A person acts recklessly … when he consciously disregards a substantial and unjustifiable risk that the material element exists or will result from his conduct. The risk must be of such a nature and degree that, considering the nature and intent of the actor’s conduct and the circumstances known to him, its disregard involves a gross deviation from the standard of conduct that a reasonable person would observe in the actor’s situation.


  1. Pa.C.S. § 302(b)(3)


If the conduct involves a high degree of chance that serious harm will result, that fact, that the doer knows or has reason to know that others are within the range of its effect, is conclusive of his recklessness. See Restatement, Torts § 500, Comment d. 

“The purposes of awarding punitive damages… are to punish the person doing the wrongful act and to discourage him and others from similar conduct in the future”. Restatement, Torts, § 908, Comment a. Also, Restatement (Second) of Torts § 908(2) provides in pertinent part: “In assessing punitive damages, the trier of fact can properly consider the character of the defendant’s act, the nature and extent of the harm to plaintiff that the defendant has caused or intended to cause…”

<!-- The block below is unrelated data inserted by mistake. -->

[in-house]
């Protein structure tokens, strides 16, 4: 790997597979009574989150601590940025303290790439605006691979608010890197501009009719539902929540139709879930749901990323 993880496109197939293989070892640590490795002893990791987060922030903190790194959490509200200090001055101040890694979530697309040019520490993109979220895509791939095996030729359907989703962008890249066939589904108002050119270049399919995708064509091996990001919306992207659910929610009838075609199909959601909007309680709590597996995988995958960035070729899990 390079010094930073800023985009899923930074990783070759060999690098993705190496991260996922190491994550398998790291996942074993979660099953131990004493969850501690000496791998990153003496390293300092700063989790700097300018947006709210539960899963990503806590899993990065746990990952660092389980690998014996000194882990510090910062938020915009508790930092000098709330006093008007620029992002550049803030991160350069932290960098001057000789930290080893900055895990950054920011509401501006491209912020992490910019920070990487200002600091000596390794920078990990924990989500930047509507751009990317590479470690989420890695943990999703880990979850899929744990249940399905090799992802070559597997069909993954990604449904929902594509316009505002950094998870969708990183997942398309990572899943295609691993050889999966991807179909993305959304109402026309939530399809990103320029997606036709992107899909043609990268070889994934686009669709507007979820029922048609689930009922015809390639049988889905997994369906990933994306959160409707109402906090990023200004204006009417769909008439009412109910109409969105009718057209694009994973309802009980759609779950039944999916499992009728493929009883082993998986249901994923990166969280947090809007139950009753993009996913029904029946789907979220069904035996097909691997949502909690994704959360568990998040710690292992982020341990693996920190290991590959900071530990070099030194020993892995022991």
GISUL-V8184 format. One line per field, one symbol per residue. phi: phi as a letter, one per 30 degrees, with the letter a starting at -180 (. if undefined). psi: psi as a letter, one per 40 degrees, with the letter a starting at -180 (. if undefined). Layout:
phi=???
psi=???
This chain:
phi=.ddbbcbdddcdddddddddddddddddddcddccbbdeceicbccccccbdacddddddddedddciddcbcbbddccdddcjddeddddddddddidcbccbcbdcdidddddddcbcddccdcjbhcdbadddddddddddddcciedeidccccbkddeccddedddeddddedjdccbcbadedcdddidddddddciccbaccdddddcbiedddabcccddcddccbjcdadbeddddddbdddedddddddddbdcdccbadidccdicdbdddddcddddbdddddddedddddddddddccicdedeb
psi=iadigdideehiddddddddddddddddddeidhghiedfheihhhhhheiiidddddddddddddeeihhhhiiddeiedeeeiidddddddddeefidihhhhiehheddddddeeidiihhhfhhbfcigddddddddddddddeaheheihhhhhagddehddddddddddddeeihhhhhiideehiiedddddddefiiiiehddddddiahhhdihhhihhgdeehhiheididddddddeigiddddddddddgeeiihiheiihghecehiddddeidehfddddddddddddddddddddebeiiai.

For the foregoing reasons and reasons set forth herein, Plaintiff prays that this Honourable Court grants Plaintiff’s Motion for Summary Judgment and awards Plaintiff damages for Defendant’s conduct. 












Plaintiff hereby certifies that a true and correct copy of the above Brief in Support of Motion for Summary Judgment was served upon all the parties to this action by electronic and/or U.S. mail to their respective addresses as stated below:




  1. XXX



Firm #983